On Sept. 1, when most of us Yale students were devising grand strategies to get into a popular political science seminar, the future of 1,181 people in the city of Beslan in North Ossetia Republic of Russia was uncertain. For more than two days, a group of insurgents kept innocent civilians captive inside a middle school with explosives taped around its walls, refusing to negotiate and threatening to kill everyone, unless Russia takes its hands off of the rebellious Republic of Chechnya. The siege ended on Friday, leaving more than 300 people dead and 700 people wounded.
Immediately after the tragedy, President Bush expressed his condolences to the people of Russia and said that the Sept. 1 attack was a demonstration — once again! — that the United States is not fighting the global war against terrorism for nothing. Indeed, battling international terrorism does seem like a great cause, but, at the same time, it is cynical to put the same label on the Sept. 11 attack and this tragedy. It is unfair to the people of Beslan and to the Russian people to use the label as an excuse to send more troops to Iraq or to get reelected.
What happened in Beslan last week had nothing to do with international terrorism, Sept. 11, or the war in Iraq, although it does depend on what the definition of global terrorism is. If international terrorism is everything that is organized and/or financed by al Qaeda, then, perhaps, the Beslan tragedy does fall under this definition, although the connection between al Qaeda and the insurgents in Russia has not been proven yet. At the same time, if under international terrorism implies a threat to the civilized world, i.e. democracy, then the Russian case should not be boasted as an example of it.
Russia is fighting, and has been fighting for 10 years now its own war, the war in Chechnya. Days before the siege of the school in Russia, Chechnya held its presidential elections after the former president of the republic, Akhmad Kadyrov, was assassinated by separatists in May of this year. The newly elected president, Major General Alu Alkhanov, is very much supported, if not installed, by the Russian government. In this sense Adam Barth’s view (“Putin must act in Russia’s own war on terror,” 9/6) that Putin has refused to take action in Chechnya is not completely accurate.
The Russian government had been warned many times of the possible consequences of these elections. On August 25, Chechen separatists took responsibility for two simultaneous plane crashes that killed 80 people in Russia. The next day, a bomb exploded near a train station in Moscow, taking lives of 10 more people. And there were many other similar “incidents” that have gone unnoticed by the international press and were labeled as hooliganism in the Russian media.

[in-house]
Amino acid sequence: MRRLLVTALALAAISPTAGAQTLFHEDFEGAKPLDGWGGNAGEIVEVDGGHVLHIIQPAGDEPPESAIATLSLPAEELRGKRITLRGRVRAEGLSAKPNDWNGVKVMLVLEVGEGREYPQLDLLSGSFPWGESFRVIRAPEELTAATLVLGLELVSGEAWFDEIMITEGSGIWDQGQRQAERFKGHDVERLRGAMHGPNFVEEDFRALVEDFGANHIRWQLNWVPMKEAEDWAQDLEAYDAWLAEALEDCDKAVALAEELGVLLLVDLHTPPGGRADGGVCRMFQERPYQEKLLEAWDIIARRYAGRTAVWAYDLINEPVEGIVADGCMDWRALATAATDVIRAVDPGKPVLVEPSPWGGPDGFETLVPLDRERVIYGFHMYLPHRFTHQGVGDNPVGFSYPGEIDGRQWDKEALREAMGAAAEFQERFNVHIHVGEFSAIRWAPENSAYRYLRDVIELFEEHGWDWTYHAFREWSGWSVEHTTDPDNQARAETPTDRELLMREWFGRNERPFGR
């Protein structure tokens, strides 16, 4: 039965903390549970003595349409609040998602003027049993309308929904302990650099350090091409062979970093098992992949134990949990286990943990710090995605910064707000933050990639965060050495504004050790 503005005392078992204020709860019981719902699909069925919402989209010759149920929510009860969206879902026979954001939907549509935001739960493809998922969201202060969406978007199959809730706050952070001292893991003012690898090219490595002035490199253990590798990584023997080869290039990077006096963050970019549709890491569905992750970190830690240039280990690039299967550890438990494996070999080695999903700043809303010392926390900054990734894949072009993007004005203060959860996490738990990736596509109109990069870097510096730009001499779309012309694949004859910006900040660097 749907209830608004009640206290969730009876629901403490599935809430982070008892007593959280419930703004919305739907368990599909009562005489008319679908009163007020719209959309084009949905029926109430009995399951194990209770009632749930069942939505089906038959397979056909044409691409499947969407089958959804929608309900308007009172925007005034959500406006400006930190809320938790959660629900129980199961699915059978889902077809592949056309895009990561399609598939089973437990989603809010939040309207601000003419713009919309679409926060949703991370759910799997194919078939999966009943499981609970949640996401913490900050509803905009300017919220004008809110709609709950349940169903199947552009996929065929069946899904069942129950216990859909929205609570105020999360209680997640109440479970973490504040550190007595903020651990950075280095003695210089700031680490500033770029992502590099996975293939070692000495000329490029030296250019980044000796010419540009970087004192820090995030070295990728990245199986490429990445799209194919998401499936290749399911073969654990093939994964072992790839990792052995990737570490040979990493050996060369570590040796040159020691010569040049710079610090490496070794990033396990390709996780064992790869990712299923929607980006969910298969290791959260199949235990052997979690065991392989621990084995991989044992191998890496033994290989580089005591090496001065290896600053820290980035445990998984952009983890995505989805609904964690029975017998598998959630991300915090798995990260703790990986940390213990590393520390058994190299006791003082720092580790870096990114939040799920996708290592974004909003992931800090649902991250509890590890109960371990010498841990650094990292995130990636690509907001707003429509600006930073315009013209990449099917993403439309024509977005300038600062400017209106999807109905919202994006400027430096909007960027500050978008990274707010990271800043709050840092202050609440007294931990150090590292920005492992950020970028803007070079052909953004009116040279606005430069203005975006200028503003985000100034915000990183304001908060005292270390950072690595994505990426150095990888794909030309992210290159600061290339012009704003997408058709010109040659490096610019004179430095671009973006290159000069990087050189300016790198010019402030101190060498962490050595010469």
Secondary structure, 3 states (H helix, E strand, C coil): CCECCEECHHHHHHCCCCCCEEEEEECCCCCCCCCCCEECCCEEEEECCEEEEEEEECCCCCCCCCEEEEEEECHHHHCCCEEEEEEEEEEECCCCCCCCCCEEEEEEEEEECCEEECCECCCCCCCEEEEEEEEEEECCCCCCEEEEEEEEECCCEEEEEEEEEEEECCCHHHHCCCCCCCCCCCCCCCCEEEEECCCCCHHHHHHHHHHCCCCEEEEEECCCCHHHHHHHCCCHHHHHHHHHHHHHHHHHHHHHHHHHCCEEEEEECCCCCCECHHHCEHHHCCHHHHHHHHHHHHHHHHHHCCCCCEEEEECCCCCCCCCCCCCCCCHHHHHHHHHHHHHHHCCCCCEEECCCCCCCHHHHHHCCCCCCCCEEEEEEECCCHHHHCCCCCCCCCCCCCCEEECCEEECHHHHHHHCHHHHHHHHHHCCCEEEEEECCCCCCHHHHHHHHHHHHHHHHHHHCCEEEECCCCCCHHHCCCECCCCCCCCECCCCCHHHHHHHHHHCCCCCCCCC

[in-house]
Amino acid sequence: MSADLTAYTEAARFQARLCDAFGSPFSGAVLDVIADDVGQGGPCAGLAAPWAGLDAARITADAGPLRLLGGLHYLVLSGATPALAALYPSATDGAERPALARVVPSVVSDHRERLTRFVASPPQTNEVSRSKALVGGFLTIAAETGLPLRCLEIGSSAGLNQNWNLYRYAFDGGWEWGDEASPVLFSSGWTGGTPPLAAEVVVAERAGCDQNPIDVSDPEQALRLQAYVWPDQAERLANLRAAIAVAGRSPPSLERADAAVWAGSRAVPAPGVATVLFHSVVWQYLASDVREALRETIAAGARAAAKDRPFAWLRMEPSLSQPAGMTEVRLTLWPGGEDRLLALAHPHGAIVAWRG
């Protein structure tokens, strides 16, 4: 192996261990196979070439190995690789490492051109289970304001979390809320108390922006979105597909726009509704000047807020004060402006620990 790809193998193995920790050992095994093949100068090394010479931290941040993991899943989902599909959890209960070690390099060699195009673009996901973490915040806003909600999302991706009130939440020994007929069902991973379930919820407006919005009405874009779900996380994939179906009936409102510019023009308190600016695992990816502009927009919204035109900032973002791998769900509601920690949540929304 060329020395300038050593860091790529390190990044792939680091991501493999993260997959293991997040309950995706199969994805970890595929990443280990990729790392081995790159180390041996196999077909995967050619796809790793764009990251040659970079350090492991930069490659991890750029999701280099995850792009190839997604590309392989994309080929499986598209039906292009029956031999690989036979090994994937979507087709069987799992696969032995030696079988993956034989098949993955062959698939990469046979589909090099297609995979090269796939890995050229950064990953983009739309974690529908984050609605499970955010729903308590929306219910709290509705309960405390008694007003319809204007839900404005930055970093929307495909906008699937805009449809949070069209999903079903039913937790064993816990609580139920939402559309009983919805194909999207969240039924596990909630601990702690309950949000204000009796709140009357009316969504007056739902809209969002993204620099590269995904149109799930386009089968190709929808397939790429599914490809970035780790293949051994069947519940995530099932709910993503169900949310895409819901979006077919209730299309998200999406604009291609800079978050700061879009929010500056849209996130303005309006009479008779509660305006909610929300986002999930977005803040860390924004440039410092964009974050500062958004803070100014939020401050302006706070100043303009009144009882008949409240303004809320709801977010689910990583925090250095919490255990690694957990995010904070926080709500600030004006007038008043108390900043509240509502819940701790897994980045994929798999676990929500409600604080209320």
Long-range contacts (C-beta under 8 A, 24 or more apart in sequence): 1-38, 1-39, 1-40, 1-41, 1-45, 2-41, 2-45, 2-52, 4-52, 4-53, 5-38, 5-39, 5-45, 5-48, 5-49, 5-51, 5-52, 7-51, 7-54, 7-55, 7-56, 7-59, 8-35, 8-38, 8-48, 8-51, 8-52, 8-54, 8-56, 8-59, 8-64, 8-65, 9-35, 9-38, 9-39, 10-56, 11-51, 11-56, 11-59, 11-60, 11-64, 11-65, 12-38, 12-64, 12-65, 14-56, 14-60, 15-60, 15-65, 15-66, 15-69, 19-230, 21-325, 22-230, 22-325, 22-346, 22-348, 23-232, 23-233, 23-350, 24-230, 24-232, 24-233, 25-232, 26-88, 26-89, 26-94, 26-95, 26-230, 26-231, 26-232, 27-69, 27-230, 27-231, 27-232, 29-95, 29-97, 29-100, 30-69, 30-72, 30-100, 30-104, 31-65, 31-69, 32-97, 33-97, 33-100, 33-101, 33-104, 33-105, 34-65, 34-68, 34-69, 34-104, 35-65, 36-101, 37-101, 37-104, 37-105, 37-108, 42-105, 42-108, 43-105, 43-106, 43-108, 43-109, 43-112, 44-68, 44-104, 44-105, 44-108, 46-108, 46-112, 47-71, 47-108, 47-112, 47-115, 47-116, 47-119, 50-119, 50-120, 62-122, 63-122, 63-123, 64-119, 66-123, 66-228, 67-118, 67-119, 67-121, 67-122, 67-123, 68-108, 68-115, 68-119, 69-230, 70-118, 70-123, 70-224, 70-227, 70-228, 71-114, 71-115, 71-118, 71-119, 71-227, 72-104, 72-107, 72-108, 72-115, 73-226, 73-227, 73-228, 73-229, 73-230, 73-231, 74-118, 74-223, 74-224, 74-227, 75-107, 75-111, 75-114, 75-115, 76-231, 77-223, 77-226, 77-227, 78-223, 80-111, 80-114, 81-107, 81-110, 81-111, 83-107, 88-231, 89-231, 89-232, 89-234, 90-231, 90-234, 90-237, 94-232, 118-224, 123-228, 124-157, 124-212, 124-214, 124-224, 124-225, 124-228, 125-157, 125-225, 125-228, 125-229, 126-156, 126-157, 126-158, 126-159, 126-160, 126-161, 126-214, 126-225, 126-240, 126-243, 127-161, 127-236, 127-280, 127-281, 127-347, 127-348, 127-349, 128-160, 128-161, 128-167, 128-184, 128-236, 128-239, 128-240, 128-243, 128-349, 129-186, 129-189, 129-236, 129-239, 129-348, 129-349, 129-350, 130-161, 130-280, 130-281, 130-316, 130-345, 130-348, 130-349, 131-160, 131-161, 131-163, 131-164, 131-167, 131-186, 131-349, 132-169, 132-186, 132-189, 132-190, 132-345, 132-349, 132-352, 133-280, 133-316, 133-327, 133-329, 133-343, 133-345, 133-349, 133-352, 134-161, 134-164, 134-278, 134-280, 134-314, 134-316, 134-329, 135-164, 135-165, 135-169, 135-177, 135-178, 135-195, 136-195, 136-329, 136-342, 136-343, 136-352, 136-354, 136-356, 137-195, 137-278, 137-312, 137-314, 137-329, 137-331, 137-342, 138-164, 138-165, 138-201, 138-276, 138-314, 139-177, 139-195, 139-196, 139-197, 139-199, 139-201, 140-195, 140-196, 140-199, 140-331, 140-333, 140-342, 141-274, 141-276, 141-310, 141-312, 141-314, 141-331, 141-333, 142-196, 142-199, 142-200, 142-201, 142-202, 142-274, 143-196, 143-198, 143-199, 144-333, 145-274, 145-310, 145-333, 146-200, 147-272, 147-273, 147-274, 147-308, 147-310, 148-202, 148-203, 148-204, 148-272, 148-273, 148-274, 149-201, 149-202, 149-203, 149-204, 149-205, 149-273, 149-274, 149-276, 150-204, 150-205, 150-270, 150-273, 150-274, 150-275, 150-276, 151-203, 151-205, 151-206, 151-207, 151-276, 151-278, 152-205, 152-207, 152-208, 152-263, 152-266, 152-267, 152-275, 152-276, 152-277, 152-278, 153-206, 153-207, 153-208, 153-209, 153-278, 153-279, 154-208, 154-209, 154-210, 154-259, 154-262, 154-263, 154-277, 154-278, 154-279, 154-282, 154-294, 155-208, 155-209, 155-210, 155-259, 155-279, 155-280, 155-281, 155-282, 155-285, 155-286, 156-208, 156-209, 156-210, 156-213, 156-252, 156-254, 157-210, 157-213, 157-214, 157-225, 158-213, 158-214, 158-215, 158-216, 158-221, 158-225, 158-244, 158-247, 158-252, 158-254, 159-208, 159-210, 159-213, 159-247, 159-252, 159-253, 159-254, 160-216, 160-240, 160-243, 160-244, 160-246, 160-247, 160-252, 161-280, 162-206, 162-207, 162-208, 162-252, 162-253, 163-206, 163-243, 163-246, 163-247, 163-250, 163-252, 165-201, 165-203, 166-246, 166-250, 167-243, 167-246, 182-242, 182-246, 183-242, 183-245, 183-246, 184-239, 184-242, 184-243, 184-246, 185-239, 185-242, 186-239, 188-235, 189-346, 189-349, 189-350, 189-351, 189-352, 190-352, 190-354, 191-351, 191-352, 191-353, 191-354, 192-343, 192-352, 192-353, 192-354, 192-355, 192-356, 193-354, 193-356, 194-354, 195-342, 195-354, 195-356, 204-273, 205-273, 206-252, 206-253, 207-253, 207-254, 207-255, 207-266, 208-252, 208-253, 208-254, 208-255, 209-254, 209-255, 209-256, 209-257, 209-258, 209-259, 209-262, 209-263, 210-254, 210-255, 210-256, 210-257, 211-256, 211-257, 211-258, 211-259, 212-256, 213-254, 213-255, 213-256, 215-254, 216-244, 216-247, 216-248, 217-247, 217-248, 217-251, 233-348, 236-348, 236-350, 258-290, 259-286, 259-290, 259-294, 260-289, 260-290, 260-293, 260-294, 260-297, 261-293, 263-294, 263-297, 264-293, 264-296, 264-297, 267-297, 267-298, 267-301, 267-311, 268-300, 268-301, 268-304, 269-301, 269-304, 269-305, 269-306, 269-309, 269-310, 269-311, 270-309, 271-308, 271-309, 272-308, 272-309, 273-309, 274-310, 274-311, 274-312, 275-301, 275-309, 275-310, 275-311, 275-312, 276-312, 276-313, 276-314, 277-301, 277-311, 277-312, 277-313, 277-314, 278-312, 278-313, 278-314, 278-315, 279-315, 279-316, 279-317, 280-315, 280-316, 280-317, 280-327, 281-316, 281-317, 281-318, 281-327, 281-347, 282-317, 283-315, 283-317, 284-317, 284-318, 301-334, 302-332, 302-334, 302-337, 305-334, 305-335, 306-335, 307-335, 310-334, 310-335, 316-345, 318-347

Unfortunately, last week’s tragedy has not come as a surprise to the nation that has had its own share of deaths and tears. For Russia, Chechnya is not a problem of international terrorism but secession; it is not something that the whole world should get involved in but a national calamity that Russia is obliged to solve on its own. That is why it seems so unreasonable to compare the tragedies of Sept. 11 and Sept. 1. The latter is a sad reality for Russia: it is a conflict within the country and for the country. Terrorists — I am afraid to call them people — who killed so many children on Friday are not fighting against democratic ideals because Russia can hardly be called a democracy at this point, but for a chance to secede from the Federation. They might be getting money from al Qaeda or any other radical Islamic organization, but the Beslan tragedy should still not be considered international terrorism. For example, we don’t call the Basque group in Spain global terrorism and use it as a justification for the war in Iraq.
Unfortunately, the international terror label is an easy lifesaver for those in power to control the minds of those being governed. Hence, when President Putin refers to the separatists as “direct intervention of international terror against Russia,” he is making a desperate attempt to present the conflict as an unequal battle between the world full of terrorists and a weakened and impoverished country in transition, just to remain the tough and popular president that he is. The strategy is both sad and unacceptable because no leader should hide behind the international terrorism term to avoid responsibility for the attack. At the same time, nobody should be allowed to use the tragedy as a propaganda tool. Nobody in this whole world has the right to point to the children in Beslan and argue why we should join the ranks of fighters against global terrorism.
Svetlana Alkayeva is a sophomore in Branford College.